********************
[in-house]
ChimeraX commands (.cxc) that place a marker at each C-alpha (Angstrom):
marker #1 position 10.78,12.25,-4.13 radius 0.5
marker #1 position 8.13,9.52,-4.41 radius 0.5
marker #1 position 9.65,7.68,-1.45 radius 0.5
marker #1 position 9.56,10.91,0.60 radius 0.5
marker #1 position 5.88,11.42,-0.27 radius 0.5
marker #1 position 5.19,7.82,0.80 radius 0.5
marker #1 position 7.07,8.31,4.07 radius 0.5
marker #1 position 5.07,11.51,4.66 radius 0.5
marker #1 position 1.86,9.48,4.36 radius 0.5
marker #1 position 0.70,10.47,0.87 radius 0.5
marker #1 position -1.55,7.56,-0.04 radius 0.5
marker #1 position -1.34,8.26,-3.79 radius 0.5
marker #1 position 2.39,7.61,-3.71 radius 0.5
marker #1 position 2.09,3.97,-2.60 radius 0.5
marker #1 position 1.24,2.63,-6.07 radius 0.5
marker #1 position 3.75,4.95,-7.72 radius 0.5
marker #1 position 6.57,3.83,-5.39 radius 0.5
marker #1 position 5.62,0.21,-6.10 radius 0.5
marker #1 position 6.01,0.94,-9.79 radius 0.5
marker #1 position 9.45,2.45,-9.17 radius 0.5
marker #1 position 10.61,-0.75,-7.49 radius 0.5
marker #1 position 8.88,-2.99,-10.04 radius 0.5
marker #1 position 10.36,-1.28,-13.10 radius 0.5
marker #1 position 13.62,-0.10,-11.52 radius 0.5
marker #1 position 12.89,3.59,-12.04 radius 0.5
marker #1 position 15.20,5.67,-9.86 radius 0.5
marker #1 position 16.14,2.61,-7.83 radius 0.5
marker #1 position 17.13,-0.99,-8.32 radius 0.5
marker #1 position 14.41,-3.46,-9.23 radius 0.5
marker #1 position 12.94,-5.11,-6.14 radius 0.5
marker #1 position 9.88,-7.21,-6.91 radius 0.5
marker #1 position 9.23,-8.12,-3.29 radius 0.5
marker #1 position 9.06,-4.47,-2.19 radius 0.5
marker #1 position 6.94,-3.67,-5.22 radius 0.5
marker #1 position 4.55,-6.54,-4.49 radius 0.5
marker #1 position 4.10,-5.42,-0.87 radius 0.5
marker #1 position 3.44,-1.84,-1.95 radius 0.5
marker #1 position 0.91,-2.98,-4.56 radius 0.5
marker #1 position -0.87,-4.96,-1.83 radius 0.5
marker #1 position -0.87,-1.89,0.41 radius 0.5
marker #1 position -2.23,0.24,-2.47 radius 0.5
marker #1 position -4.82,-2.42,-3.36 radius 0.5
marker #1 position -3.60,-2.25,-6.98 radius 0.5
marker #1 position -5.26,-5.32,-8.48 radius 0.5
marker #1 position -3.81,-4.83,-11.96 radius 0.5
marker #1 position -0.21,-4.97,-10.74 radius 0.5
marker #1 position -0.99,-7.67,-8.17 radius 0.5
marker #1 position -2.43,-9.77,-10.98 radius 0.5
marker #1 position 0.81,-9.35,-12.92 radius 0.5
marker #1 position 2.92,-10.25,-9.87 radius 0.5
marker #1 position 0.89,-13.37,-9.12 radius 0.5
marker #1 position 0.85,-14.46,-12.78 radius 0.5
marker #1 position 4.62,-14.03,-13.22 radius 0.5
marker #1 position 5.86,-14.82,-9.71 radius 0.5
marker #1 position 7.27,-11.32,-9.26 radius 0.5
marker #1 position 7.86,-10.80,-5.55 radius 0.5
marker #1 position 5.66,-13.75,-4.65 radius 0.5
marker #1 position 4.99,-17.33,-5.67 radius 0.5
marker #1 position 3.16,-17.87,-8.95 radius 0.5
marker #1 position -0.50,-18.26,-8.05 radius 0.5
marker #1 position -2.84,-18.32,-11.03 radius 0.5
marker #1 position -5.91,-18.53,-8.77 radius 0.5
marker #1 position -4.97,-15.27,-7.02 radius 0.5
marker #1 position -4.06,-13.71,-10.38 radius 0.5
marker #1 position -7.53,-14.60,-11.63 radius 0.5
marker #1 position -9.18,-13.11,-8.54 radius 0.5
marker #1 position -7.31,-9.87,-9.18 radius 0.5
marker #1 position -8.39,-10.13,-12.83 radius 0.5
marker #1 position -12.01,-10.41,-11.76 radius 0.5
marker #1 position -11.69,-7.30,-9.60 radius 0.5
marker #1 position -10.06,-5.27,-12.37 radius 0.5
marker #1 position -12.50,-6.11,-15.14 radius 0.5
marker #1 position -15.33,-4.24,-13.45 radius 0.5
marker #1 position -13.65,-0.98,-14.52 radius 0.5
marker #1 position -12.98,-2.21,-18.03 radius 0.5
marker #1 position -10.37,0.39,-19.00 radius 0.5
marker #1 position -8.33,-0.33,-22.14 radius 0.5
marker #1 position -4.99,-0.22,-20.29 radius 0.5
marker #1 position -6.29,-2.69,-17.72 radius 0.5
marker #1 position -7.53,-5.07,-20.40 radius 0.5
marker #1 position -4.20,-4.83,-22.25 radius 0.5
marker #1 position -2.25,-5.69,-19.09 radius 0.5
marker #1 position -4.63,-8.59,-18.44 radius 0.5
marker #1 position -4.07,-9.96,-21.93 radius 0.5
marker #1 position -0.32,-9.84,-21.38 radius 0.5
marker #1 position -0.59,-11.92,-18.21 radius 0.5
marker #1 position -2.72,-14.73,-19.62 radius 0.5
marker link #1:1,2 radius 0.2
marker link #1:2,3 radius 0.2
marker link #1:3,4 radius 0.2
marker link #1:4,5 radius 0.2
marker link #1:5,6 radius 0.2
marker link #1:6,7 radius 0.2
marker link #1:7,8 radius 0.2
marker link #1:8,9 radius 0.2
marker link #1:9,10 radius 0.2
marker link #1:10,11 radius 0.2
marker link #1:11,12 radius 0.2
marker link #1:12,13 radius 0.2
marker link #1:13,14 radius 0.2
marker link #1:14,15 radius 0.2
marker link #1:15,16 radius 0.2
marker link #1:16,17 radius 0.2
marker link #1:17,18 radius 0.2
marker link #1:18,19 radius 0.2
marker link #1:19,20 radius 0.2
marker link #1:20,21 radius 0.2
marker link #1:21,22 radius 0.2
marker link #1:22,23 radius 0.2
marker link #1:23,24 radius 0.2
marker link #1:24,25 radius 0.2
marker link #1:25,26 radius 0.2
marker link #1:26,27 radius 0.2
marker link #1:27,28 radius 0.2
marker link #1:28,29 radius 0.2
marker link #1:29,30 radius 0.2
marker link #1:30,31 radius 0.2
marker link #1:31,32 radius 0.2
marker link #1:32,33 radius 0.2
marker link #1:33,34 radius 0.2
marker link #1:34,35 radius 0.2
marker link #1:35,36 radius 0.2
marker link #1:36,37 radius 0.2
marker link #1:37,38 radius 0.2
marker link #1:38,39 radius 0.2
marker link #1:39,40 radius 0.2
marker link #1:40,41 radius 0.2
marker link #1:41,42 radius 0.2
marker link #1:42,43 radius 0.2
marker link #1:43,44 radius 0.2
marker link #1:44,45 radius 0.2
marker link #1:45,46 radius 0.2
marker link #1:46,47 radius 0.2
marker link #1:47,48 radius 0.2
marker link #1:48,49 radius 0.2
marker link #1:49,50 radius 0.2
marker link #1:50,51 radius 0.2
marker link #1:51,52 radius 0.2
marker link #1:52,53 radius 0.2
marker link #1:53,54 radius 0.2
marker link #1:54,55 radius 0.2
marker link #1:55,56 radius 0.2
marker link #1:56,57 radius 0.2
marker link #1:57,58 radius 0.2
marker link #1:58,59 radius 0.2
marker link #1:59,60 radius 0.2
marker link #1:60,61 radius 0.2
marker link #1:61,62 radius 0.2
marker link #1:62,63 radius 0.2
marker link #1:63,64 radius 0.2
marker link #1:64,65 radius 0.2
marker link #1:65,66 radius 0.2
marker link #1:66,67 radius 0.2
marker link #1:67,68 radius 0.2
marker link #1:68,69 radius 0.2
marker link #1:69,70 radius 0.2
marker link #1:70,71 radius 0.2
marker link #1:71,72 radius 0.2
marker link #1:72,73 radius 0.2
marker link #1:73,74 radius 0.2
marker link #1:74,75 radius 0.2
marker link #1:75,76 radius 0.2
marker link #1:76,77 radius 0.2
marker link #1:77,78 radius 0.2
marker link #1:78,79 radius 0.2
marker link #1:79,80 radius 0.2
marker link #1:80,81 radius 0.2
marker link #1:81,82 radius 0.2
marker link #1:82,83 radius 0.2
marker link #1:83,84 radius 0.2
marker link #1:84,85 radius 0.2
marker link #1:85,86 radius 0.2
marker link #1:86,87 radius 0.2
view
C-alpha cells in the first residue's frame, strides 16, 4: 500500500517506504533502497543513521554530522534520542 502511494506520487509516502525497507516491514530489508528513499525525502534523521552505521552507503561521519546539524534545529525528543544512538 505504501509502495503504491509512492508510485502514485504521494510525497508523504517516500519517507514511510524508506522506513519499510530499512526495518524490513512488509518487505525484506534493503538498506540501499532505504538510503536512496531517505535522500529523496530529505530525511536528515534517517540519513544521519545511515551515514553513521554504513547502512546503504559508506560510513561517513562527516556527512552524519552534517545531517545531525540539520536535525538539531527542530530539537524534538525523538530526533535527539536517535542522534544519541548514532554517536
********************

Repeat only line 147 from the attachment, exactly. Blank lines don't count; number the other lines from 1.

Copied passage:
marker link #1:58,59 radius 0.2